China has threatened to “make legitimate and necessary responses” after the United States approved the potential sale of $1.8bn worth of advanced weapons systems to Taiwan, a sovereign island that Beijing claims as its own.
The Chinese foreign ministry said the US in approving the arms sale, was violating agreements signed in the 1970s that established diplomatic relations between the two countries.
The weapons sale includes 135 air-to-ground missiles that Taiwan’s defence ministry said would build its combat capabilities amid increasing threats by China to occupy the territory by force if necessary.
The US move is “sending a very wrong signal to separatist forces advocating for Taiwan independence, and seriously damages China-US relations”, Zhao Lijian, a spokesman for the Chinese foreign ministry, said at a news briefing.
Zhao added that China would “make a legitimate and necessary response depending [on] how the situation evolves”.
China’s President Xi Jinping has also issued a warning that China was not afraid of war and would never allow its sovereignty, security and development interests to be undermined, in a speech to mark 70 years since Chinese troops entered the Korean War.
Any act of unilateralism, monopolism and bullying would not work and would only lead to a dead end, Xi said in a speech at the Great Hall of the People in Beijing, which took place amid rising tensions with the United States.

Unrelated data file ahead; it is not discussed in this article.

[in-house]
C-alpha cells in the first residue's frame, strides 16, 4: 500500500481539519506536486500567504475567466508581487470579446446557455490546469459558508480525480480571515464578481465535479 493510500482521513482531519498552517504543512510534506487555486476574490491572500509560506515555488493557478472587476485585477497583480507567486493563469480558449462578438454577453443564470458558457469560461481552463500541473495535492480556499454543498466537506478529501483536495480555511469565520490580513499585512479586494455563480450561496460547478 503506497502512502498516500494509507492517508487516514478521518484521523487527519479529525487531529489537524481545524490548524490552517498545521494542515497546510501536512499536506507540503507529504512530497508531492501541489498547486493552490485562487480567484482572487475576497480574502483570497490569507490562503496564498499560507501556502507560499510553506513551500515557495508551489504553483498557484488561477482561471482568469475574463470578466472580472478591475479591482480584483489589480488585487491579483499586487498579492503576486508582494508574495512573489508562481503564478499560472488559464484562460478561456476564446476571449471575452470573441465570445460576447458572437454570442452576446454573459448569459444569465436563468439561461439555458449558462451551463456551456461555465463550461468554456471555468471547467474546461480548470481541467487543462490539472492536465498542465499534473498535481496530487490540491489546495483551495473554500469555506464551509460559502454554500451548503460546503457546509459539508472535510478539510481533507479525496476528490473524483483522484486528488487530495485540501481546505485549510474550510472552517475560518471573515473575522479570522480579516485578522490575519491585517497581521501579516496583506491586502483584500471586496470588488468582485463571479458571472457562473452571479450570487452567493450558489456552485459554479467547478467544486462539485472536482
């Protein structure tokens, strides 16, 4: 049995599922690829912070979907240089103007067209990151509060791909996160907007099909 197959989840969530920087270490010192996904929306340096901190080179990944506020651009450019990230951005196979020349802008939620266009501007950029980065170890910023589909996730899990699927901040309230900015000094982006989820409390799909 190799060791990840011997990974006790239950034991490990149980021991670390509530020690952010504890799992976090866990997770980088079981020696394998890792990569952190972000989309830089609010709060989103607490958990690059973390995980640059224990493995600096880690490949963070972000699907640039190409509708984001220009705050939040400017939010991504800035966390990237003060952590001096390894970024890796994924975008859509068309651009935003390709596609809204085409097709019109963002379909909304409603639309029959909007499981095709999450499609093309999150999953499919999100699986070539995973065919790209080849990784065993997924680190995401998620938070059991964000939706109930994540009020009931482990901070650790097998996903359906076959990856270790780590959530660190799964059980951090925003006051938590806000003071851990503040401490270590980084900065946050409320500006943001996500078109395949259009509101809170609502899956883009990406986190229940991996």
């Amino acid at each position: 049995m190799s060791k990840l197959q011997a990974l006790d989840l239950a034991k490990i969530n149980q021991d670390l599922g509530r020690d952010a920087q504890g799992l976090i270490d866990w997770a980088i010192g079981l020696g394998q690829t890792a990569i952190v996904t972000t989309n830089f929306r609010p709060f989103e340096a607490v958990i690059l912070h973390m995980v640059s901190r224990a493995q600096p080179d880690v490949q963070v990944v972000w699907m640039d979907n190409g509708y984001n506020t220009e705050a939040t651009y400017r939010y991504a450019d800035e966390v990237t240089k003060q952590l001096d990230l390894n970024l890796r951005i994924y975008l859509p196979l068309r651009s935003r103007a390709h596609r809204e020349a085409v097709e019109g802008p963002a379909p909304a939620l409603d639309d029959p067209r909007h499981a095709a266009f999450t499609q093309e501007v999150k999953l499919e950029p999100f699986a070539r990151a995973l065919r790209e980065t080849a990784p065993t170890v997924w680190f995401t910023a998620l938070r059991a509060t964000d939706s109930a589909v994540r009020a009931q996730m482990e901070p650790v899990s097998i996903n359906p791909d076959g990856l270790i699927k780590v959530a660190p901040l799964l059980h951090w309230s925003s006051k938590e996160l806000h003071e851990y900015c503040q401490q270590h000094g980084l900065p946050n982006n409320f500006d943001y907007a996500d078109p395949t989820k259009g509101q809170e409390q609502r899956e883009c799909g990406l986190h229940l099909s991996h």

“Let the world know that ‘the people of China are now organised and are not to be trifled with’,” Xi said.
The Chinese President did not directly refer to the US, whose ties with China have sunk to their lowest in decades amid escalating disputes with the administration of President Donald Trump.
Beijing has stepped up military pressure on Taiwan, officially known as the Republic of China, since the 2016 election of President Tsai Ing-wen, who views the island as a de facto sovereign nation and not part of the “One China” policy.
Chinese fighter jets and bombers have entered Taiwan’s air defence zone with increasing frequency in recent months, while propaganda films have reportedly shown simulated attacks on Taiwan-like territories.
China has alternatively launched a diplomatic offensive aimed at courting Taiwan’s few official allies, and Taipei now has diplomatic relations with just 15 national governments globally.
Taiwan’s Minister of National Defence, Yen De-fa earlier welcomed the latest US arms sale saying while Taiwan did not want to get involved in an arms race with China, it needed a credible military.
Speaking to reporters, Yen said the sales were to help Taiwan improve their defensive capabilities to deal with the “enemy threat and new situation”.
“This includes a credible combat capability and asymmetric warfare capabilities to strengthen our determination to defend ourselves,” he added.
Previous US administrations have been wary of big-ticket arms deals with Taipei for fear of fuelling anger in Beijing, but President Donald Trump has made a tough stance against China a central theme of his campaign for re-election on November 3rd.
Washington does not have formal diplomatic relations with Taiwan but it is required by law to provide the island with the means to defend itself.
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